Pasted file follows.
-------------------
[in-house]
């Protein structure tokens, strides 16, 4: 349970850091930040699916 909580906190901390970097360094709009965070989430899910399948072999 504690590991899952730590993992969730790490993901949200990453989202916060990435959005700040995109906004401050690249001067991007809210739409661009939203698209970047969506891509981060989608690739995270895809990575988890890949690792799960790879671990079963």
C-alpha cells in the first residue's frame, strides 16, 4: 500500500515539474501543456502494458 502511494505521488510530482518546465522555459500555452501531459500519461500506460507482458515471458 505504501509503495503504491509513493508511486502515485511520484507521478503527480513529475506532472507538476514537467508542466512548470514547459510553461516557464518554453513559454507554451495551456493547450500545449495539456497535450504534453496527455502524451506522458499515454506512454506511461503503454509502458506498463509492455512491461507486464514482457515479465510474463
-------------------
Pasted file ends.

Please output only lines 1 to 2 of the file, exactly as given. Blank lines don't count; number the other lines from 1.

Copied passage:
[in-house]
């Protein structure tokens, strides 16, 4: 349970850091930040699916 909580906190901390970097360094709009965070989430899910399948072999 504690590991899952730590993992969730790490993901949200990453989202916060990435959005700040995109906004401050690249001067991007809210739409661009939203698209970047969506891509981060989608690739995270895809990575988890890949690792799960790879671990079963």